Thursday, June 05, 2008

Like Lucy and Ethel, Only Without the Chocolates...

Aaron GCFD
This photo was taken by Mary, one of my co-workers (from the Wheaton office) who had a camera phone. I don't always look so awful--I usually look worse! It was fun, though. Notice the dopey smile. She took a photo of each of us individually, and all of us were smiling. I won't put the other photos up, though, because my co-workers will fucking murder me...

Yesterday, I, along with seven of my co-workers, spent an afternoon volunteering at Greater Chicago Food Depository. Our Executive Secretary arranged a group service afternoon for the Admin staff. (Yes, I'm an Admin person--because heaven wasn't satisfied with giving me an ungainly appearance, it also arranged to saddle me with the self-loathing MotherKarma necessary to make one's living solving other people's self-induced problems).

But I digress. The afternoon was actually a lot of fun. We left the downtown office at 11:30 and a few folks rode in my car. It only takes a few minutes to get to the GCFD, because it's right off of the Pulaski exit on I-55. We had pizza and laughed about work (it's better than crying), and then several high school students arrived. (And I mean, 30 or so kids--we were a big group!)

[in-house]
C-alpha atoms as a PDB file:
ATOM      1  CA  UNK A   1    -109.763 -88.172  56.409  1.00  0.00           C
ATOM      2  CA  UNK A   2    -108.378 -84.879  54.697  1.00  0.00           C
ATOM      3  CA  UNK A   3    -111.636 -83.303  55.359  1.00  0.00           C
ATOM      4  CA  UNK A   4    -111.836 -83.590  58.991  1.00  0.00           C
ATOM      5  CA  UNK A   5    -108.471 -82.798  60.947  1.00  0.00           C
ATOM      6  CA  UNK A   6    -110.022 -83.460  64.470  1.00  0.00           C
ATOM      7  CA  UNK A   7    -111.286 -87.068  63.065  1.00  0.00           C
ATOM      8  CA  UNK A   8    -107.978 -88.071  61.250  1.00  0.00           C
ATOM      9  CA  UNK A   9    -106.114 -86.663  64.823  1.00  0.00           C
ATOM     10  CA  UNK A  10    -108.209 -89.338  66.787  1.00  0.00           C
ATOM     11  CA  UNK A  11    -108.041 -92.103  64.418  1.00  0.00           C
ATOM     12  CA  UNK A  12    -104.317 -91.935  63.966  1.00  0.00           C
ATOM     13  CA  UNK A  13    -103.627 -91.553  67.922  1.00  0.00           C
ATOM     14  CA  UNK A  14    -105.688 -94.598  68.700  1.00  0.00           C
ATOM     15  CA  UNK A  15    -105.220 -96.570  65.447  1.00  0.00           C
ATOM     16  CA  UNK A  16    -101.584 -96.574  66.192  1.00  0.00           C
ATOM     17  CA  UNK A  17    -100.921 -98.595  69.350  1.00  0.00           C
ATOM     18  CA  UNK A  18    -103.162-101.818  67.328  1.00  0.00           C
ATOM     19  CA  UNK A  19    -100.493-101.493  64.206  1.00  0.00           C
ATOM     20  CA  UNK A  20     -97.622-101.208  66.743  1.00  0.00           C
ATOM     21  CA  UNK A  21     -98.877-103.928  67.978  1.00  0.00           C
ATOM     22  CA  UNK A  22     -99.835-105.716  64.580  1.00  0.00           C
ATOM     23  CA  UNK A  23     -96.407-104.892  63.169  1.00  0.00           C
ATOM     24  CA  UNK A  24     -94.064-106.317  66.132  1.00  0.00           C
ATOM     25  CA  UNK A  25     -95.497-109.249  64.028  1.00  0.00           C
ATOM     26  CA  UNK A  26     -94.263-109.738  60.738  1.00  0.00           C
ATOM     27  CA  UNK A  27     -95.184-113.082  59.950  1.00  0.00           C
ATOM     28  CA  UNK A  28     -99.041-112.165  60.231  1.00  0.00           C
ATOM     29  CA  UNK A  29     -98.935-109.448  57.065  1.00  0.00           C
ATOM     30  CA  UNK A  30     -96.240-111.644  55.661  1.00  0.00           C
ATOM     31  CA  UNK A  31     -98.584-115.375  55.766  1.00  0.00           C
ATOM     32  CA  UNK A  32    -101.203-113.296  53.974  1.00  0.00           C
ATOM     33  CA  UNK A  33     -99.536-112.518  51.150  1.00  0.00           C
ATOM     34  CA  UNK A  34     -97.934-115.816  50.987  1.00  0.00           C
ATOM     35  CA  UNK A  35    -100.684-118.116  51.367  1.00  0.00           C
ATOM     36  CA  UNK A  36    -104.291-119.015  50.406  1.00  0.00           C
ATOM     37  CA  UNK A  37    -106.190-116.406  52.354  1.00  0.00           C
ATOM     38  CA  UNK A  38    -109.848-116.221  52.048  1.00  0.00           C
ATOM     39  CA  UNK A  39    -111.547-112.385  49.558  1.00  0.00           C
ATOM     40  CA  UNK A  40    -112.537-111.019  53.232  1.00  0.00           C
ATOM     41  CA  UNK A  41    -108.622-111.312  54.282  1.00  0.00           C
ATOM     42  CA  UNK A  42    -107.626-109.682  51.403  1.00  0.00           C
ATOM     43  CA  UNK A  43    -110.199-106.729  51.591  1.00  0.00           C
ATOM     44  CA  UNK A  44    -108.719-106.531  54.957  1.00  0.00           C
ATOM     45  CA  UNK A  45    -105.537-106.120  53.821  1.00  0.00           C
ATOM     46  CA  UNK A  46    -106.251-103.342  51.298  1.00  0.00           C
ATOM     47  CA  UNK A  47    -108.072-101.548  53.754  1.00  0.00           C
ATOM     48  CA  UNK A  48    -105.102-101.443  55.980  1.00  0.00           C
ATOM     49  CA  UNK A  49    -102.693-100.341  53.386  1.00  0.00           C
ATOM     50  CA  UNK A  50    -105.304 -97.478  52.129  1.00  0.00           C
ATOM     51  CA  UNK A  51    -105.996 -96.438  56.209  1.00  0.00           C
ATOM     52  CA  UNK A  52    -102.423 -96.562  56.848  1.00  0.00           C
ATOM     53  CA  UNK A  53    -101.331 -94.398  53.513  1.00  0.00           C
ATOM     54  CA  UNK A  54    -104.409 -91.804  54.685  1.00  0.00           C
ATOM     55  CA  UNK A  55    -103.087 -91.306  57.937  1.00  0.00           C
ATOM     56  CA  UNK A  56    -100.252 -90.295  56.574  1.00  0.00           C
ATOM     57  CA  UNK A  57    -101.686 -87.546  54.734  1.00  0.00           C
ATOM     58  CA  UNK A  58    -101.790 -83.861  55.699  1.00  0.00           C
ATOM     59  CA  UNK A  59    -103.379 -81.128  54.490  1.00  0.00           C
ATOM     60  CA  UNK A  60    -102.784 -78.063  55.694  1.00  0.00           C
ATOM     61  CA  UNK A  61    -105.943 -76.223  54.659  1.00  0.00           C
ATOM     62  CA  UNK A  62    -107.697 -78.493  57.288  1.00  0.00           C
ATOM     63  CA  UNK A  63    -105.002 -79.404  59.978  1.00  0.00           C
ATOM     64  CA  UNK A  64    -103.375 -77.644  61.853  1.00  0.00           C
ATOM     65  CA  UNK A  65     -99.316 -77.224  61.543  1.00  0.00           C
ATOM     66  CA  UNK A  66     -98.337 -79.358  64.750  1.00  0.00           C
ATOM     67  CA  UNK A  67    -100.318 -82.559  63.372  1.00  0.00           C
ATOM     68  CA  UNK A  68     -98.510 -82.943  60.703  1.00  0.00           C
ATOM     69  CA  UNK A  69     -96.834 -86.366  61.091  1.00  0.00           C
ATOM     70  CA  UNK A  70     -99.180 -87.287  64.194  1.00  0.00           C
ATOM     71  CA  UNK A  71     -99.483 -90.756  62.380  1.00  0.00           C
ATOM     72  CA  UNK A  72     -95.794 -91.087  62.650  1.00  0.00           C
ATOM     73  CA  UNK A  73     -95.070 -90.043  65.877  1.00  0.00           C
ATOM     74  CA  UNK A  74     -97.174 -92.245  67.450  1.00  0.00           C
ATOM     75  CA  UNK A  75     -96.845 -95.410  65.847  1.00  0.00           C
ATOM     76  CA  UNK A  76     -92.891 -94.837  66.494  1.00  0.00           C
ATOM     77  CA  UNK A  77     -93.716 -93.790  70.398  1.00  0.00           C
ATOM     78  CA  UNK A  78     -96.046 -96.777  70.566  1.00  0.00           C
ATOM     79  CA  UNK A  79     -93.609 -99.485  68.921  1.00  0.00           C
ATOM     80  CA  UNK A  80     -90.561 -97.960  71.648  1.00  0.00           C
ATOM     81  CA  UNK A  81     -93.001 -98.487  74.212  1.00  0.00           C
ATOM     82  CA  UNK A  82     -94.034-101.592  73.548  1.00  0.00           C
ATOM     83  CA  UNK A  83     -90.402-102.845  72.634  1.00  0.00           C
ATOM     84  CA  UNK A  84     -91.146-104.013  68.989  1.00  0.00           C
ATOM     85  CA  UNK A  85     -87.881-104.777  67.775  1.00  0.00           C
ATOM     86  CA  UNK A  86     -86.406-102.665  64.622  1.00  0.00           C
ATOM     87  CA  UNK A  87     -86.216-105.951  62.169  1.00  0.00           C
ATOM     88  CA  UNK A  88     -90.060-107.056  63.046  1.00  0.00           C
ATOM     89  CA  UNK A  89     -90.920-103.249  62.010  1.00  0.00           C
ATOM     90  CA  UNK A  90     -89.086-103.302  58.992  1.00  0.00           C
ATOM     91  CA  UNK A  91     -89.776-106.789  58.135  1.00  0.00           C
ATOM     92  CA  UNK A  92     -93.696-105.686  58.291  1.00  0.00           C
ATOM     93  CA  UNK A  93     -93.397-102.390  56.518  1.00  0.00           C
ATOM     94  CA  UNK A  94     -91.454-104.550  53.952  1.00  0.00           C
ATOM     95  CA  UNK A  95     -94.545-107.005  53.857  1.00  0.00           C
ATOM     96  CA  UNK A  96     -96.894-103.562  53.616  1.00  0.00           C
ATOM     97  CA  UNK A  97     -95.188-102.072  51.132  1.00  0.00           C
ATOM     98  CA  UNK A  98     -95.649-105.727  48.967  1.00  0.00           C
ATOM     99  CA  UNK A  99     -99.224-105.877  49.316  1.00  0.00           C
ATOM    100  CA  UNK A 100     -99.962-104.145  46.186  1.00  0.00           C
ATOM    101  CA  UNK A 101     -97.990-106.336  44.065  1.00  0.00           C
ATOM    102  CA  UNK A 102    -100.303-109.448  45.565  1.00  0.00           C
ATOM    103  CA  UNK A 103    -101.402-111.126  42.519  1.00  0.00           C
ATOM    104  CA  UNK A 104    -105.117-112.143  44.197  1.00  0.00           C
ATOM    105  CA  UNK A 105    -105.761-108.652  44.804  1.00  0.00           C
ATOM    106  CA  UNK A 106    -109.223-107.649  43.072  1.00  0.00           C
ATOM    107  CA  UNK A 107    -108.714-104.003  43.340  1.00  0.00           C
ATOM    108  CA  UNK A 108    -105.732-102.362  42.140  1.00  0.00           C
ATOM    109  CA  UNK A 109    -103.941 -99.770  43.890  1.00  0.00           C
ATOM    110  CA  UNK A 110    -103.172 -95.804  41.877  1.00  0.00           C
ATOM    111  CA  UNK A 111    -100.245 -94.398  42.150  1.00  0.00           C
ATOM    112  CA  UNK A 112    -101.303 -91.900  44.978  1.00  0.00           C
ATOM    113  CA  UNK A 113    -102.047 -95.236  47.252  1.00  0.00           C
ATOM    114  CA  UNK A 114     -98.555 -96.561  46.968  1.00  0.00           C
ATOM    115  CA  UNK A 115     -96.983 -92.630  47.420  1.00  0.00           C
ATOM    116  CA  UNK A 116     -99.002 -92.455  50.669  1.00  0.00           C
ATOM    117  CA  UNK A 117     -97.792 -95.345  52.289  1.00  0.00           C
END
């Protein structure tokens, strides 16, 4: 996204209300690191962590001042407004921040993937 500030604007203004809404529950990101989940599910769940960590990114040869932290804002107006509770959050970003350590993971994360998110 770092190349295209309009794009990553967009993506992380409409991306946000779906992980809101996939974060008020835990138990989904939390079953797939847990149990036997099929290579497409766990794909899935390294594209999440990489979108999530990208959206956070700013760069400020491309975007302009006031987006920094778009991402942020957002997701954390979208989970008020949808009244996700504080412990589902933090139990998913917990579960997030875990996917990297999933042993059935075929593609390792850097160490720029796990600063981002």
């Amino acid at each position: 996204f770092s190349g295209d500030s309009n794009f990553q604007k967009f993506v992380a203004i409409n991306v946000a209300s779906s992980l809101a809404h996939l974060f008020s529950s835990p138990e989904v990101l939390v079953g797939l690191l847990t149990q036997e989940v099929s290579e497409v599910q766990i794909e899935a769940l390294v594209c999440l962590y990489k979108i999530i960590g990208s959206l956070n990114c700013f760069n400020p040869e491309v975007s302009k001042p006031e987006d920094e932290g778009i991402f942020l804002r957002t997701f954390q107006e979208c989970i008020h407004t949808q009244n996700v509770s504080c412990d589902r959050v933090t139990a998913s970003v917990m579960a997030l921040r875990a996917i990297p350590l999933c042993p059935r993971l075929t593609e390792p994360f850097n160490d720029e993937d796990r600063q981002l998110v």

I'd volunteered at the GCFD before, 3 years ago, right after they'd moved into the new facility. We did a whole day that time, and we spent the morning sorting bread (checking for loaves that were crushed or moldy and throwing them out) and loading it onto palettes for delivery, and the afternoon shoveling pasta into bins. I went home plenty sore, I can tell you.

This time, we worked on the emergency food box assembly line, taking items and inserting them precisely into boxes. And it had to be precise: there were about 20 items in each box and they had to be placed in just the right spot, or else the boxes couldn't be sealed and taped. So the supervisor (Keith) started off by walking down the line and demonstrating how each item should be placed, which took about 10 minutes. Then we were off and running.

Now, the food items ("product" as it's termed) comes directly from the food company warehouses, so all the cases are still wrapped in that thick plastic, which takes a few seconds to tear off and remove, so it became necessary during breaks in the assembly line to unwrap three or four cases at a time so I had the loose cans available to place in the boxes. There were a few folks on hand to help with this (when we got close to running out of something, we'd raise a hand and yell "PRODUCT!"), but it was clearly too much for our poor, beleaguered girl to do all on her own.

My product was canned beef stew, in 16-ounce cans, which are larger than soup cans, so there are fewer cans per case, which meant unwrapping and uncrating more often. And I got flashbacks of the "I Love Lucy" chocolate factory episode. Too bad I couldn't fit those cans down my shirt! And there were a LOT of cans moved. Let's just say that in the end, it didn't matter that I hadn't made it to the gym that morning...